Suspended SARS Commissioner Tom Moyane’s lawyer Eric Mabuza, once again sketched a picture of a helpless but very efficient taxman who found himself to be the subject of an unfair “trial by media” that uses “wild and unfounded accusations” to throw “verbal insults” at a “fellow human being”.
It has been a long-standing tactic of Moyane’s to accuse journalists of being a third force out to get him, while refusing to either answer direct questions or skewing the available facts beyond all recognition.
It all went fairly well for Moyane while Mabuza read out his five-page press release on behalf of his client.
He repeated the smoke and mirrors myth of Moyane having collected the first R1-trillion in SARS’ history, and offered the opinion that without Moyane, SARS would degenerate to a point where revenue collection was at risk.
Mabuza further opined that President Cyril Ramaphosa “blinked” – a phrase meaning that Ramaphosa caved in to their demands – when he informed Mabuza that he needed some more time and the benefit of a second legal opinion before making a decision on Moyane’s demands to suspend the two processes “against him”.
(There is actually only one process “against” Moyane, which is a disciplinary hearing into his questionable conduct, chaired by Adv Azhar Bham SC. The second process in which Moyane has found himself to be a subject of discussion is the Commission of Inquiry into SARS, chaired by retired Judge Robert Nugent. Moyane has argued that the commission has been set up to investigate him personally.)
Mabuza ended off his speech by saying Moyane will maintain his “dignified silence” and that it should not be interpreted as “cowardice, timidity or a weakened resolve to fight for his rights, for justice and for fairness”.
The wheels came off thoroughly during the question and answer session.
In quintessential Moyane-style, Mabuza struggled to provide direct and fact-based answers on behalf of his client to journalists’ pointed questions.
Journalists grappled with finding the meaning and message of the press briefing.
Mabuza steered away from answering why Moyane did not challenge the accusations under oath with facts, but instead tried to claim a blanket denial to all the accusations.
(Moyane’s detractors have all made statements under oath to the Commission of Inquiry into SARS as well as in the disciplinary proceedings against Moyane.)
Moyane, through Mabuza, further labelled an audio recording submitted as evidence against him as having been “doctored” – in the recording Moyane can be heard instructing SARS employee Helgard de Waal to play sick so as not to provide evidence on the botched KPMG investigation into SARS.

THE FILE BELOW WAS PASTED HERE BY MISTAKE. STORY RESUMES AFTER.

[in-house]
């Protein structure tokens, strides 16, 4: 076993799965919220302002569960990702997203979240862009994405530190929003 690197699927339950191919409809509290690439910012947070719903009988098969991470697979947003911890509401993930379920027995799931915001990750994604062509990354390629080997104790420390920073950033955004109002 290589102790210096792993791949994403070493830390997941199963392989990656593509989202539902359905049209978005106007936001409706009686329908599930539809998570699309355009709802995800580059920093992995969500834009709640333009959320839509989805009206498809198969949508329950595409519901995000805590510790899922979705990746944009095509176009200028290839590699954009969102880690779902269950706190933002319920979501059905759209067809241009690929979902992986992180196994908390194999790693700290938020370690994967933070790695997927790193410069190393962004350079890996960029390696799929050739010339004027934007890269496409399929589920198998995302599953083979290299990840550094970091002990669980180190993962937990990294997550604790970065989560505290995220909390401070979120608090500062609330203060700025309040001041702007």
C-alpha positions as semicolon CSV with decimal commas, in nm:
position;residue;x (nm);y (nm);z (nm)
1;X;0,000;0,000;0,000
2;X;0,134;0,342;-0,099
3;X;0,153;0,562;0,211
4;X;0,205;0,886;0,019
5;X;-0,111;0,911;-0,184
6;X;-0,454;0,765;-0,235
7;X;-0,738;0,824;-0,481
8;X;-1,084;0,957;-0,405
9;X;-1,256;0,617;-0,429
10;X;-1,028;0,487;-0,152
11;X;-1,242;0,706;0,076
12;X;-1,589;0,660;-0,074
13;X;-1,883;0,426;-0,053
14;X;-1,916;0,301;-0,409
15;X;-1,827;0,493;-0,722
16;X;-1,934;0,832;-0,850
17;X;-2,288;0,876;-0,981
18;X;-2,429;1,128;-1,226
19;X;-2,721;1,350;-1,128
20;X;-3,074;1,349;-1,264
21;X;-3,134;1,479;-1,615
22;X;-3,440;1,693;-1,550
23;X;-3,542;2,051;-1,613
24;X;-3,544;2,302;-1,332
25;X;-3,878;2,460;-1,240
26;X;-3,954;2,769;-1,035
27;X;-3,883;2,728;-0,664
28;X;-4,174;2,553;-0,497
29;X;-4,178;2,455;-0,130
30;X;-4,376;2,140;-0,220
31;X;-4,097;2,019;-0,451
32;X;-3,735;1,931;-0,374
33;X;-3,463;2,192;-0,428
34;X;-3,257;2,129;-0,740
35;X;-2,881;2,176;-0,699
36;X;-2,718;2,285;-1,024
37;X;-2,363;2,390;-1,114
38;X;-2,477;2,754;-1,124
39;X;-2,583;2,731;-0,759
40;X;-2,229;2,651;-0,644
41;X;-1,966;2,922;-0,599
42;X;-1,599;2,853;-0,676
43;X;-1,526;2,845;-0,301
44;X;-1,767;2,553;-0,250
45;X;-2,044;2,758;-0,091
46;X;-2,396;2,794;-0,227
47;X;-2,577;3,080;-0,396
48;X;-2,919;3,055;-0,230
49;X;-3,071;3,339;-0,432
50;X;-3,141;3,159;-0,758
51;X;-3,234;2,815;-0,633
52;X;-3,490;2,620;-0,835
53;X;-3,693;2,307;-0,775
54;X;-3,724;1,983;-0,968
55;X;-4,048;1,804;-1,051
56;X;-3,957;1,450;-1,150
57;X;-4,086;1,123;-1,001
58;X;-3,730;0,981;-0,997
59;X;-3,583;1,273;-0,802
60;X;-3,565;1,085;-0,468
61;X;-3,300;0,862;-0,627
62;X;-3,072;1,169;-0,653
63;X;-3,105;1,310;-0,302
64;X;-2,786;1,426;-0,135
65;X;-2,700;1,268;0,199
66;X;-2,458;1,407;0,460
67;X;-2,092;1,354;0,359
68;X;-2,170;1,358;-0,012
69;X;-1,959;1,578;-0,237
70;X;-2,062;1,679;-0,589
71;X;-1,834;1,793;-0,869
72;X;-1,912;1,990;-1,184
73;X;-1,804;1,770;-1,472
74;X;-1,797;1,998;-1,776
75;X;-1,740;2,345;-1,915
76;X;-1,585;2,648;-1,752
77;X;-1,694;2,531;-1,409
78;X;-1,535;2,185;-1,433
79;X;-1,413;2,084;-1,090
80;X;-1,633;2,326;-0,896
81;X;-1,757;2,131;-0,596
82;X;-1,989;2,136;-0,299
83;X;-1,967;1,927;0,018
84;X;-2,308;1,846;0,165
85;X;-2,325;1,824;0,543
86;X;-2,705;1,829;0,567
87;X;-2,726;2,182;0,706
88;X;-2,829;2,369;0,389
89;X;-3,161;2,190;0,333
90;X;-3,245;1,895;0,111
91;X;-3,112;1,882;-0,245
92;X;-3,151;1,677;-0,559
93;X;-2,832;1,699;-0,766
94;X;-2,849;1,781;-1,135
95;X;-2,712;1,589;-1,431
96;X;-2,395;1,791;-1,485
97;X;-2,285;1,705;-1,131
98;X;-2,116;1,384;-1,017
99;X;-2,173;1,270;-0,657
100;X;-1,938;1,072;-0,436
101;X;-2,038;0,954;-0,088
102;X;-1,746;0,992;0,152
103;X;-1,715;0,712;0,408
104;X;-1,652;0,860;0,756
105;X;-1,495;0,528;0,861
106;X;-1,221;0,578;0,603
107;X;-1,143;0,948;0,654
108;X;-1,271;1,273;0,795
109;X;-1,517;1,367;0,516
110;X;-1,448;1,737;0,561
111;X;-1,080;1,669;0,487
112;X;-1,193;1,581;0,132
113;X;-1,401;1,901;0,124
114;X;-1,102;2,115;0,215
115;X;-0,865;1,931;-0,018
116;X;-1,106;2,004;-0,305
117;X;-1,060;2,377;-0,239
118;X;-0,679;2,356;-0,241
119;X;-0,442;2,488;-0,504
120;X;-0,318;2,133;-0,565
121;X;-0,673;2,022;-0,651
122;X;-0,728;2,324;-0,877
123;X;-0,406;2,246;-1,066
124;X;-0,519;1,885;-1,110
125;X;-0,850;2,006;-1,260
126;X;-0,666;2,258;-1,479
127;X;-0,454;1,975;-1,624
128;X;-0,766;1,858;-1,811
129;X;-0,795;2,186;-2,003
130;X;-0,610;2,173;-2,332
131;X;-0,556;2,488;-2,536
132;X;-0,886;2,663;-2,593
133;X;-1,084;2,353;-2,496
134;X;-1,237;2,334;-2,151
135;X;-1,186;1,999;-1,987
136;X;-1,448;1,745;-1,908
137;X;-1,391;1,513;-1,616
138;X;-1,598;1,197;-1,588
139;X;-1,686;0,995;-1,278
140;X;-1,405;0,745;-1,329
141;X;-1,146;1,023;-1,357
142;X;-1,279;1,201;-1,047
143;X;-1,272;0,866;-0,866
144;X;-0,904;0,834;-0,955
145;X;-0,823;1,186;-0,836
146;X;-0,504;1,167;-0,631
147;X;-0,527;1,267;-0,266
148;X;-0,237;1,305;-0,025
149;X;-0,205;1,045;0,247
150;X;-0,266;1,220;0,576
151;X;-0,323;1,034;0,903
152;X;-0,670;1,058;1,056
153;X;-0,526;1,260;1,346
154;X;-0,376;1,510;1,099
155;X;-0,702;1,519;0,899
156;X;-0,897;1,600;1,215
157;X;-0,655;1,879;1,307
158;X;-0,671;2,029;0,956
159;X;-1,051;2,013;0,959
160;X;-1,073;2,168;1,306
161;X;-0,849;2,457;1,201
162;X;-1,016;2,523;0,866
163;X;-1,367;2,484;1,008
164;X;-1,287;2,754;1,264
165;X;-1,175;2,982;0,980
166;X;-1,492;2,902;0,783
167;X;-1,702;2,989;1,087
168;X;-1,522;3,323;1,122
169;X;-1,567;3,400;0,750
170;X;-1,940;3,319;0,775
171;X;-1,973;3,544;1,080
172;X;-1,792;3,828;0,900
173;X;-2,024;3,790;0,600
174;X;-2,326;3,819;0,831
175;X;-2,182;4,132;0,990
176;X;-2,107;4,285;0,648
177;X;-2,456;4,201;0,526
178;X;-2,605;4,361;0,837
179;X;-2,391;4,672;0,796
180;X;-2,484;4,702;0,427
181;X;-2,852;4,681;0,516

(De Waal submitted his evidence under oath as well. Moyane denied its veracity, but has not challenged any of the allegations against him under oath.)
Ramaphosa’s supposed “blinking” proved to be the biggest point of confusion.
The background is that Moyane demanded from the Nugent Commission of Inquiry into SARS as well as from the disciplinary hearing chaired by Adv Bham to either dissolve itself or suspend its procedures until one or the other has been finalised.
Retired Judge Robert Nugent refused all Moyane’s demands last week on Monday. Moyane then wrote to President Cyril Ramaphosa, threatening legal action if he did not adhere to Moyane’s demands.
The Presidency’s lawyers told Moyane on Friday: “The President understands that a hearing is scheduled to take place before Adv Bham SC… at which the same objection pertaining to the alleged unfairness of the parallel processes involving your client will be argued and decided. Given this, the President would like the benefit of Adv Bham’s views on the matter before making a decision on your client’s demands.”
Mabuza attempted to claim Ramaphosa’s letter as a victory, arguing that Ramaphosa somehow caved in to their demands.
The claim did not withstand journalists’ scrutiny.
In an attempt to reply to media questions Mabuza ventured into attacking journalists, rather than answering with facts and clear cut arguments. Mabuza accused some journalists of being embedded with “the other side” and unfairly targeting Moyane.
Mabuza was called to order and stopped his attacks, but seemed frayed.
The BBC’s Andrew Harding asked Mabuza whether he still thought it was “a good idea to hold the press conference”, and several journalists labelled it as “a joke”.
The only fact that journalists can inform the public of with certainty is that Adv Azhar Bham SC will hear Moyane’s arguments as to why either the disciplinary hearing or the commission of inquiry should not go forward on 21 July. Ramaphosa will make a decision on the continuation of the proceedings after Bham has ruled on the matter against Moyane. DM
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